Tuesday, 16 September 2014
The American Cemetery at Colville and D-Day Landing beaches, Normandy, France
What you can get, though, is a bucket full of moving moments. Perhaps the most touching of all was on a wreath fashioned out of plastic red poppies, left on a tank by a memorial inland, with a handwritten note in English that read:
You gave up all your tomorrows and for that we are forever grateful
Making it more touching still, the woman who signed it shared the last name of the man it was left for. Wife? Mother? Sister? Granddaughter?
There were also those along the way clearly making hay, as it were (#giftshops).
And there were some extraordinary sights, like the remaining floating pieces of the 'temporary' harbour made for the Allied Forces at Arromanches. So French that they are there still, where anyone might swim out to them. I said this to a French man I know, this way that in France you can take a walk in woods and discover rusting train carriages left over from WWI even and signs warning you not to step off the path in case of unexploded mines.
"Well, the war took place there," was his explanation, missing the point that, in the USA or the UK, chances are good all traces and relics would have been swept away and put in nice, safe buildings for the public to pay to see – not left scattered about where anyone might – heaven forfend – hurt themselves on them.
I hope I'm making it clear that I prefer the French attitude: we are our own guardians and don't need officials to clean up the world in this way for us.
As we traveled along the coast, there was an unspoken knowing: that the American Cemetery at Colville-sur-Mer, above Omaha Beach, would be the culmination of our day.
Of course, it's quite a sight and you would have to be made of stone not to experience the eyes filling, chest tightening, lump-in-throat sensations. In fact, testament to the fact that most people simple can't trust themselves to speak is how absolutely pin quiet it is around the first memorial you come to, even though there are hordes of people of many nationalities looking, reading, digesting. Though a sign at the entrance asks for respect, nowhere does it request silence, yet that is what there is.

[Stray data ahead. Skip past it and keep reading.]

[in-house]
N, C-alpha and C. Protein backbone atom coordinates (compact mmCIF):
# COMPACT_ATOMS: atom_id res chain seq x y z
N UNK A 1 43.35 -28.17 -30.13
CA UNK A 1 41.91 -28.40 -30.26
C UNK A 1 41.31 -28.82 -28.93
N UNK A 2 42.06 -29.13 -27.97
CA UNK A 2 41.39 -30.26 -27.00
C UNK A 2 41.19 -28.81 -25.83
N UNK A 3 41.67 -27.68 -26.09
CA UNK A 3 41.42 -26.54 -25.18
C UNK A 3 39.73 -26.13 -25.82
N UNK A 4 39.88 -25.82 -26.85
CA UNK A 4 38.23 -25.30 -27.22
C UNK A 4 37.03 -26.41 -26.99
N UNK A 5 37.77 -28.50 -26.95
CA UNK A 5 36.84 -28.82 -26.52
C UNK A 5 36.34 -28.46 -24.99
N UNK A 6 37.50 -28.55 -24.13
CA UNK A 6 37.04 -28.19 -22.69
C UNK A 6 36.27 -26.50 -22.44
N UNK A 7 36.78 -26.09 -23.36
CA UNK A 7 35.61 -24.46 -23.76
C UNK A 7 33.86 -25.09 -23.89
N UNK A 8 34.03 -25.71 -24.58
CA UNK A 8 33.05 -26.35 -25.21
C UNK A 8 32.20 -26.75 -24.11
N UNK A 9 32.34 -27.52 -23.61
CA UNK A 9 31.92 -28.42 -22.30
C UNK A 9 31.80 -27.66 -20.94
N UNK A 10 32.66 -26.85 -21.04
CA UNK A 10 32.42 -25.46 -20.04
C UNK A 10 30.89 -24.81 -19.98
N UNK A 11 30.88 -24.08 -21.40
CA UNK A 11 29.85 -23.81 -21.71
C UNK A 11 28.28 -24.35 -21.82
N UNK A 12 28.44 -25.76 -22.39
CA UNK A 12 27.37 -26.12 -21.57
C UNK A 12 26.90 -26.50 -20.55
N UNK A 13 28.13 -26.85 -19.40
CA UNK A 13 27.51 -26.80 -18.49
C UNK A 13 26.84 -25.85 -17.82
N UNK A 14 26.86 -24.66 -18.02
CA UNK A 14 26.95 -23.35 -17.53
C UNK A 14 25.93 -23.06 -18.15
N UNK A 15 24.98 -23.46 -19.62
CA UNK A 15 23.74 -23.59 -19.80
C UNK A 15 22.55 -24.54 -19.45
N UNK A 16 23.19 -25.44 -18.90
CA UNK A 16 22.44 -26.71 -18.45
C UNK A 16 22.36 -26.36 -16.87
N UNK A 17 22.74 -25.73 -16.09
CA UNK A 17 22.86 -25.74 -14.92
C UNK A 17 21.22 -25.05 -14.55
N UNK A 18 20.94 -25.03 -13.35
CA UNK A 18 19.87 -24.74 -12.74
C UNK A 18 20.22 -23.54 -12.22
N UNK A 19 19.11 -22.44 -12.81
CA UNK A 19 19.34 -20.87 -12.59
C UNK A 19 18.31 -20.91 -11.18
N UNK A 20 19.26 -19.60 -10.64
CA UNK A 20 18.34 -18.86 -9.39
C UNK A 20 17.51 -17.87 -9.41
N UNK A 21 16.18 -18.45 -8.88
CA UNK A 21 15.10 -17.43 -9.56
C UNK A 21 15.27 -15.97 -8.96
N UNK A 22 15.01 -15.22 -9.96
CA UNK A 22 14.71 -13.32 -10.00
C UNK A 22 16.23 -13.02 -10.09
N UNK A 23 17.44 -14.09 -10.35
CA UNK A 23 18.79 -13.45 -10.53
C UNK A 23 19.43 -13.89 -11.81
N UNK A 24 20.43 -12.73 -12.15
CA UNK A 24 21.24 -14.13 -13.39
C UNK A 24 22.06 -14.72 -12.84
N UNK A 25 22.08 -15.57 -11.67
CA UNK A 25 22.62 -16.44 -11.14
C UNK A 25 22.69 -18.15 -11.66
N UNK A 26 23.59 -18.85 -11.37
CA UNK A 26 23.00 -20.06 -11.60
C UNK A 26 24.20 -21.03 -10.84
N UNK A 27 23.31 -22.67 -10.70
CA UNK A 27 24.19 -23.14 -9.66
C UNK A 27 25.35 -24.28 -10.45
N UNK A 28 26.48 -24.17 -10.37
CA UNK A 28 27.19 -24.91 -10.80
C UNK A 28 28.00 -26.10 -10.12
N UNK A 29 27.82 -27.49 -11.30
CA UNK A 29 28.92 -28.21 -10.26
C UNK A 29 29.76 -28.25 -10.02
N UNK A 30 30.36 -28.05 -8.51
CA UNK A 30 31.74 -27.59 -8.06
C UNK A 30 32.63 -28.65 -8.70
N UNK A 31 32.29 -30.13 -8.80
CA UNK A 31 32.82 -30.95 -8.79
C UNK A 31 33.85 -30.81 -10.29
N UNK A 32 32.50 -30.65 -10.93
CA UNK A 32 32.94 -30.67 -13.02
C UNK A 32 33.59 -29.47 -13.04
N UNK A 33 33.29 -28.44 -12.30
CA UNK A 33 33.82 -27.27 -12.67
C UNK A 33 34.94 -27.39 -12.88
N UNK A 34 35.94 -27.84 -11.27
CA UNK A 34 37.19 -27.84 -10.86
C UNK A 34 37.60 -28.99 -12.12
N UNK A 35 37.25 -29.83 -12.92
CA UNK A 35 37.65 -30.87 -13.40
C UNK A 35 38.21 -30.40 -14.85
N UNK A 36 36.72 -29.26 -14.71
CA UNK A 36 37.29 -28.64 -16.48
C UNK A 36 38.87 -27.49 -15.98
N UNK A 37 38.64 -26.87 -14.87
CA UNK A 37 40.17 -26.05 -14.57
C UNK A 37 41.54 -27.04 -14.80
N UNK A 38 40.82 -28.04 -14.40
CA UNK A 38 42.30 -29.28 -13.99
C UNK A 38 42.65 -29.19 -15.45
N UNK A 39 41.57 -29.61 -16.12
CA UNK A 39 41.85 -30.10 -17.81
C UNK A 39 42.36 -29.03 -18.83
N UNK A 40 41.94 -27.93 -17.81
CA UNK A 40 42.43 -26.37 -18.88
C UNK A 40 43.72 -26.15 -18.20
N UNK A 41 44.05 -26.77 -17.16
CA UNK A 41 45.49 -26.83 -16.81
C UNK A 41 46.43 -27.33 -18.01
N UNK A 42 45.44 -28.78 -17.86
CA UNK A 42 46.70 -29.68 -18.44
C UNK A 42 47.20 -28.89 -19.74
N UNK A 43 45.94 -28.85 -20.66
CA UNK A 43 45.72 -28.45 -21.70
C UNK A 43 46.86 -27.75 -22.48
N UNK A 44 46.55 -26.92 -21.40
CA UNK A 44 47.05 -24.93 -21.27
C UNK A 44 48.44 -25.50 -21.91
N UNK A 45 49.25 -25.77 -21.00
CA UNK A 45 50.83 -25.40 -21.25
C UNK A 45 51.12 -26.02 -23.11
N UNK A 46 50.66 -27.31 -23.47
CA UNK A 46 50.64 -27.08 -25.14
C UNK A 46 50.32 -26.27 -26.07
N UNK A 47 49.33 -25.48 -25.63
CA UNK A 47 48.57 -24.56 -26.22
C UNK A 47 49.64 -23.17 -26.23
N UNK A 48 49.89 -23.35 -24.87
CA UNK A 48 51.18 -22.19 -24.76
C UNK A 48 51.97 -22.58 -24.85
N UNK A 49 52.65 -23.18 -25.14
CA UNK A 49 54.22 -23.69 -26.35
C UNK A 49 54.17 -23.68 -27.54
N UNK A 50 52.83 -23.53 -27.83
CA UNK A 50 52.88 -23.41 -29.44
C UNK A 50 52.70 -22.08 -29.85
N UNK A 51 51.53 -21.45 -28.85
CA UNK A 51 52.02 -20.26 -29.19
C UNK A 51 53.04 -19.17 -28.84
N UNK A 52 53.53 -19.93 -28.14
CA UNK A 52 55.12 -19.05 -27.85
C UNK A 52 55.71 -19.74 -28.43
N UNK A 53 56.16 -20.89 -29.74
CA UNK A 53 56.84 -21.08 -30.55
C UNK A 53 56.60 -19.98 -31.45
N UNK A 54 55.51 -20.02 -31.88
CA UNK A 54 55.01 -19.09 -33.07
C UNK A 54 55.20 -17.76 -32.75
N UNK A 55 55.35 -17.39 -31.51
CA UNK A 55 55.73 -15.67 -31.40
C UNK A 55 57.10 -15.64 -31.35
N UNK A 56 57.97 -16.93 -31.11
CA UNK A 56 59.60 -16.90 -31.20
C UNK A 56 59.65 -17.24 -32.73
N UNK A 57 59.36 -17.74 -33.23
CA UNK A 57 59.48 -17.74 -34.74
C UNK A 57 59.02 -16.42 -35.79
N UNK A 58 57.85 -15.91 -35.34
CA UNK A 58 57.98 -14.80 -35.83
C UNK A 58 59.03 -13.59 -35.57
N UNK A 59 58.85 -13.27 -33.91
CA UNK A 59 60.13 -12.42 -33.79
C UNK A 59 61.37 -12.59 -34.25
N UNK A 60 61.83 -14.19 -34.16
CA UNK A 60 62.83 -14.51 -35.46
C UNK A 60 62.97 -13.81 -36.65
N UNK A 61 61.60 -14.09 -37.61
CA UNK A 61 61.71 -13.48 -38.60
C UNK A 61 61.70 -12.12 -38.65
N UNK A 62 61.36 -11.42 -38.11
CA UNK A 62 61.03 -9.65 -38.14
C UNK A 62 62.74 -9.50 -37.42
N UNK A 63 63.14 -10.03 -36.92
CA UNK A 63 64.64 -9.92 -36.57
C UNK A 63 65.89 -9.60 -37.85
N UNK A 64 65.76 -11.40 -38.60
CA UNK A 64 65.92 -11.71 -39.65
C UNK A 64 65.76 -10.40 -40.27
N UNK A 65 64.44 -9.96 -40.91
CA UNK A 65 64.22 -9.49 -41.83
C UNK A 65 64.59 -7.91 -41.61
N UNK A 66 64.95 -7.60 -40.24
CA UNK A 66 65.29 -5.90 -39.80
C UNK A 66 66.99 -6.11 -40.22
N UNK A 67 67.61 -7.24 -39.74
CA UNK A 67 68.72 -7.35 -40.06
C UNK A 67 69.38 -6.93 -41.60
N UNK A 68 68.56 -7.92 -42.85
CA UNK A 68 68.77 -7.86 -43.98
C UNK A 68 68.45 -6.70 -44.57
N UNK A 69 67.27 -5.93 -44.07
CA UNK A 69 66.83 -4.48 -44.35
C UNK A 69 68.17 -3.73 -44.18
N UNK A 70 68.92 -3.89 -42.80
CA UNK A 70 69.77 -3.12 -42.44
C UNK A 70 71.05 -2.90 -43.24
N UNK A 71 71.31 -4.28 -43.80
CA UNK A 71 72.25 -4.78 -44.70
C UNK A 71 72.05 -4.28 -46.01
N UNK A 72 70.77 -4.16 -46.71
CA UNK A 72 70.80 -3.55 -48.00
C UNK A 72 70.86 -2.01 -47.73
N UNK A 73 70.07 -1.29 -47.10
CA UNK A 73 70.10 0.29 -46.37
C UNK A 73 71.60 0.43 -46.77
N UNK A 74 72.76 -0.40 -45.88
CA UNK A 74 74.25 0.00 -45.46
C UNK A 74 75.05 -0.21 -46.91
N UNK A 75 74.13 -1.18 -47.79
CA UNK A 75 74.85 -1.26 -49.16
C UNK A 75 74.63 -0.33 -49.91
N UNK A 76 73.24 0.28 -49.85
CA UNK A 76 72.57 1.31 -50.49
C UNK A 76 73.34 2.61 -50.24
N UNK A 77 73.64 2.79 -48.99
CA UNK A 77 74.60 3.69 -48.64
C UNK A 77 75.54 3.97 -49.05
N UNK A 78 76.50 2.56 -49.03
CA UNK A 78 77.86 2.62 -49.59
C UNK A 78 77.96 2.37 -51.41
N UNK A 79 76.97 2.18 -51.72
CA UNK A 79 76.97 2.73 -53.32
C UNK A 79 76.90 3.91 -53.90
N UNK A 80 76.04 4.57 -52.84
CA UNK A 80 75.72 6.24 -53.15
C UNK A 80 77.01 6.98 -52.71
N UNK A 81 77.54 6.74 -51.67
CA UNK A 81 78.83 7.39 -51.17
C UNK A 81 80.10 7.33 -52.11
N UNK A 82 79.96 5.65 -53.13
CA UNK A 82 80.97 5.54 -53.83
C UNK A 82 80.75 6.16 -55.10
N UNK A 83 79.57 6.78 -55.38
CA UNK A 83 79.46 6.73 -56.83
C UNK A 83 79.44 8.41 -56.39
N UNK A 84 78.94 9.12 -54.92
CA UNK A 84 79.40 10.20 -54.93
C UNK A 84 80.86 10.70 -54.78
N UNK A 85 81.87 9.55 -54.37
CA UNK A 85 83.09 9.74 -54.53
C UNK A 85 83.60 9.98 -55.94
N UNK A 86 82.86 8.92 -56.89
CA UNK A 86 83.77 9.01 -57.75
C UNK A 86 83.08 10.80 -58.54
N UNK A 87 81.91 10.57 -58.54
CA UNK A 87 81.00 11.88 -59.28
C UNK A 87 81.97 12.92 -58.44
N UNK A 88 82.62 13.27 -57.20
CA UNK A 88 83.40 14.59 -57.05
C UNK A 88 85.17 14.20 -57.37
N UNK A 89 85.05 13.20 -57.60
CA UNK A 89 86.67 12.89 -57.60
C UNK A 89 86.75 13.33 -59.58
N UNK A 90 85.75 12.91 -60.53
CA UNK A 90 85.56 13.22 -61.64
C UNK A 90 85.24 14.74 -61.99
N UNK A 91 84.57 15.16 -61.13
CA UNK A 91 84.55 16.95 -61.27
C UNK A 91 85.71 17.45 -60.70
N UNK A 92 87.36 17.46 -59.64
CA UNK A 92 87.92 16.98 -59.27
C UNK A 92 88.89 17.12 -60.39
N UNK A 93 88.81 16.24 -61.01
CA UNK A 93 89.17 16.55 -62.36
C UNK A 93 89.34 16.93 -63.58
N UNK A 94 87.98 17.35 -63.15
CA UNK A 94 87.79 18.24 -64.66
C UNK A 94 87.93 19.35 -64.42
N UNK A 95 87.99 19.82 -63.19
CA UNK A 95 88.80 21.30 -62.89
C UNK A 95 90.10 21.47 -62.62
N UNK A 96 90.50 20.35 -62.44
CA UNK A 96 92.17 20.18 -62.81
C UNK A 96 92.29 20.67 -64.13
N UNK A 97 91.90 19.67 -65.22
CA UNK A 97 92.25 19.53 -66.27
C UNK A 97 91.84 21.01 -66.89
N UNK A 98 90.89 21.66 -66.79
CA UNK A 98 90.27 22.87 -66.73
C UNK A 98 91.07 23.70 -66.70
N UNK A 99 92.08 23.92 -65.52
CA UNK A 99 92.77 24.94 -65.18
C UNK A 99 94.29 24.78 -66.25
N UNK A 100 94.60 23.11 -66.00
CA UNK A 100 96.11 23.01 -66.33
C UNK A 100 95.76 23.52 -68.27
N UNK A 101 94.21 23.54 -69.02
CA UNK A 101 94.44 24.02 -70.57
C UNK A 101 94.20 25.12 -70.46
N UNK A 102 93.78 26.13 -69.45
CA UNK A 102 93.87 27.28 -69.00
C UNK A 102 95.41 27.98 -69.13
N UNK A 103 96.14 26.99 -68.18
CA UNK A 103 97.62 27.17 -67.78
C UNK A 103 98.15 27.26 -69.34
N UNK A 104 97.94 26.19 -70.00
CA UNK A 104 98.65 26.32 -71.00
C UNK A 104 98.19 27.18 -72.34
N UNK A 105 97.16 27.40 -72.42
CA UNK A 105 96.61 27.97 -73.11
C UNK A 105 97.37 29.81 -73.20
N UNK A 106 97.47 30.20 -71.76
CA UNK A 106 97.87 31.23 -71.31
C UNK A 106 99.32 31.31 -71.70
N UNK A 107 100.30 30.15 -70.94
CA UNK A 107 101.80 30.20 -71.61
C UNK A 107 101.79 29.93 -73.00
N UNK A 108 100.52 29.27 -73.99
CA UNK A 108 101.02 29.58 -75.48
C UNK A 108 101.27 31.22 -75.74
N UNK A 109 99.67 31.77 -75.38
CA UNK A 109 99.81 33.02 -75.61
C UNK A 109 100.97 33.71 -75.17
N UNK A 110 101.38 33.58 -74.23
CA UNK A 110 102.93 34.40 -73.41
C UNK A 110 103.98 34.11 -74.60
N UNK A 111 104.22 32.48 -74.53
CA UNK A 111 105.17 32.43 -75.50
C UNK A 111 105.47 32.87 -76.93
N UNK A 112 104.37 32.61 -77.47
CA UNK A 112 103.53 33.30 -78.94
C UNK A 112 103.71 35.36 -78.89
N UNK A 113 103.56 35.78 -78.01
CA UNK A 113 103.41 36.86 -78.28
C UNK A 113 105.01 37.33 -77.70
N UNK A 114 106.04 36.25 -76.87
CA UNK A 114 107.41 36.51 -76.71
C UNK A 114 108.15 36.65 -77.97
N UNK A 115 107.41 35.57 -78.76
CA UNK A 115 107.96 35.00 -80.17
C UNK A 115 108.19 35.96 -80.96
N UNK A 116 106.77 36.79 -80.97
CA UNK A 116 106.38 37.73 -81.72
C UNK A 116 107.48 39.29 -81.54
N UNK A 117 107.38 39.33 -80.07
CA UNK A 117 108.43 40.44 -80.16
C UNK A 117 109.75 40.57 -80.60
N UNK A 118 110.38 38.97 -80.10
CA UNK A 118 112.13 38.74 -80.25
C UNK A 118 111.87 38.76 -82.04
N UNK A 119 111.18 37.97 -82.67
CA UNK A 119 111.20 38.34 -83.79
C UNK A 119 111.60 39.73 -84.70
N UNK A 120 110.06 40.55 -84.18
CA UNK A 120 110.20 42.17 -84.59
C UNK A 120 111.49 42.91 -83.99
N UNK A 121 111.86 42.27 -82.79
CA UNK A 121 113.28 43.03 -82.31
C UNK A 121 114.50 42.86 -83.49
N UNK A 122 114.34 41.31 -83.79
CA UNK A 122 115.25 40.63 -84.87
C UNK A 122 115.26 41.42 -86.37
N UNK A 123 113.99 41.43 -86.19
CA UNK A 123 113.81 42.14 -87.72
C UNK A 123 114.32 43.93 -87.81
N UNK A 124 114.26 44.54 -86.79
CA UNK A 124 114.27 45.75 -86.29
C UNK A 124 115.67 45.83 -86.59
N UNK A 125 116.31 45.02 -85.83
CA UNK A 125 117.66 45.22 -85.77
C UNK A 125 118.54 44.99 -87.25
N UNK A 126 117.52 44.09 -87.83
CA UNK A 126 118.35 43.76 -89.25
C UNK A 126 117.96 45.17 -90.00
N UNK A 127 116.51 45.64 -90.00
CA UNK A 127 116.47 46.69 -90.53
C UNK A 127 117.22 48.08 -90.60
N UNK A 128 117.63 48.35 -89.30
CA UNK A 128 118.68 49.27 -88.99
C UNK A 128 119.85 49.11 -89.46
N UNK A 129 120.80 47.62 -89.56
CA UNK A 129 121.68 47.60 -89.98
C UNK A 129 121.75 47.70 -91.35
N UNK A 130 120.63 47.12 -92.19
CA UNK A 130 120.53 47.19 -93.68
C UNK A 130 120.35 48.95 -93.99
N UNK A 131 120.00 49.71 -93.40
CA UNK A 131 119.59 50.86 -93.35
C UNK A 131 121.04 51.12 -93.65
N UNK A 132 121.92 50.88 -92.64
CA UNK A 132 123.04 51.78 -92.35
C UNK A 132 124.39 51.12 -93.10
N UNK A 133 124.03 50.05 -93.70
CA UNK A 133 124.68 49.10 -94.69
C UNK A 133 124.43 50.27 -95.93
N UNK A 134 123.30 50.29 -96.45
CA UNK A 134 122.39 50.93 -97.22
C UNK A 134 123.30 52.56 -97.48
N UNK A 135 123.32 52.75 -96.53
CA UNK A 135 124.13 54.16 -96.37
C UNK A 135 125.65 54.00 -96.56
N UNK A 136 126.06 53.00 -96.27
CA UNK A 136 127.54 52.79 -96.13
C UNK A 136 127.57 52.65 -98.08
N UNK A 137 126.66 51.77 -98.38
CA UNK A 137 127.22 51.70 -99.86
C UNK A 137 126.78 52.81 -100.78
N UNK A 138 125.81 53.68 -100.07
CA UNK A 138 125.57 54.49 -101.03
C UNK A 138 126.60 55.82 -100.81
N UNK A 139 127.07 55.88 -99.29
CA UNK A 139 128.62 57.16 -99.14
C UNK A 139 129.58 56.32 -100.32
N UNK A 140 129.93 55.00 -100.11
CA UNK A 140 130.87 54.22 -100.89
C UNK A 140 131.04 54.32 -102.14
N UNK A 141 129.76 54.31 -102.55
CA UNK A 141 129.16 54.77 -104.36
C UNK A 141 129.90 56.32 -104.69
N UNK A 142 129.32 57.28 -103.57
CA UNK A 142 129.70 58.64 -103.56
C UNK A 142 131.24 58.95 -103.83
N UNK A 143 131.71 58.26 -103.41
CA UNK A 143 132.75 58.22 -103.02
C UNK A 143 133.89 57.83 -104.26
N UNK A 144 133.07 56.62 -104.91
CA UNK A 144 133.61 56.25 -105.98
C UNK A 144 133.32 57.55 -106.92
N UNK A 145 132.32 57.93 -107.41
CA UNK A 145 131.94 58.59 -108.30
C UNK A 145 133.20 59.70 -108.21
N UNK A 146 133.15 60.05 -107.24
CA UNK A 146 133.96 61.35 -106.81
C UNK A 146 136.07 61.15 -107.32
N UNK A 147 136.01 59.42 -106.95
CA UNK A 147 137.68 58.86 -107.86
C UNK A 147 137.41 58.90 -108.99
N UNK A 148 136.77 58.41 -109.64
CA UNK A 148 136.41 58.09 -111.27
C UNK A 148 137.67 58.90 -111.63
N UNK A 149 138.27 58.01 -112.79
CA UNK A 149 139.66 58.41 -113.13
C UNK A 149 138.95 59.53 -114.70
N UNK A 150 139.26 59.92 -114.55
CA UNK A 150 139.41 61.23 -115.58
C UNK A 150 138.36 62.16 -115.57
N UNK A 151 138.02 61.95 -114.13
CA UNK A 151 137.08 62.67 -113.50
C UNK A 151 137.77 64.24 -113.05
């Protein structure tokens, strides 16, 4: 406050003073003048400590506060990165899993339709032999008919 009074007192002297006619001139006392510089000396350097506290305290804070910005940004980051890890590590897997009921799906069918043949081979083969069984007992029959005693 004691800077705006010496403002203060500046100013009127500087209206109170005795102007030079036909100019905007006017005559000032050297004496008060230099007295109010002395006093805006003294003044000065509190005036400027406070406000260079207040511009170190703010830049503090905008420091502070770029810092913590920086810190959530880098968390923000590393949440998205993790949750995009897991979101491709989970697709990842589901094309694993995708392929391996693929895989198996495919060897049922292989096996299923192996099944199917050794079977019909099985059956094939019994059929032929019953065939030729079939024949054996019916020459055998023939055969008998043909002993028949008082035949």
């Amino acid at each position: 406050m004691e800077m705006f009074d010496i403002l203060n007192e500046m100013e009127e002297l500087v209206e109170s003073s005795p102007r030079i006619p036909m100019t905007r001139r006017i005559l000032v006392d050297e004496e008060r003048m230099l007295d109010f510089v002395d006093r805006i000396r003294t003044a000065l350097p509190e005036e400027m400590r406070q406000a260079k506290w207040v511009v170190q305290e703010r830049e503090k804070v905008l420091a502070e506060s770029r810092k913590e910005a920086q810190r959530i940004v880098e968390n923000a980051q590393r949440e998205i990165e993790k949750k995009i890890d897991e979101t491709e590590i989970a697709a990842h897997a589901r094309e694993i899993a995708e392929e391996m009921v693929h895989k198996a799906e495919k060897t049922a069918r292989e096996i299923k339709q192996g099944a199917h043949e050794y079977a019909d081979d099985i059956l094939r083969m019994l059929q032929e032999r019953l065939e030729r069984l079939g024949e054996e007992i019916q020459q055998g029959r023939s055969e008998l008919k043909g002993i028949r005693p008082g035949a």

We may have all seen the lines of simple, plain crosses stretching away, but when you stop to read the names, place of birth and date of death on them, it is easy to see the individuals from so little information. So many seemed to come from New Jersey and Pennsylvania, at least in the section we explored, though Ohio, New York, Rhode Island were also represented, as were a pair of brothers.
It is also important, I think, to note that not all the markers are crosses. There are Stars of David and, I found myself wondering, what about those who might not have classified themselves as Christians or Jews? But then, a cross has, I think, possibly jumped the gap and can represent simply that the body of a soul lies beneath.
In fact, it was those with the least information that were the most moving of all, reading only: A comrade in arms, known but to God
Ultimately, though, this was not a depressing visit. It's thanks to these men – and thousands of others like them – that we in the West enjoy the lives we do. I don't condone war, but like the woman who left the wreath, I will be forever grateful these men gave up all their tomorrows.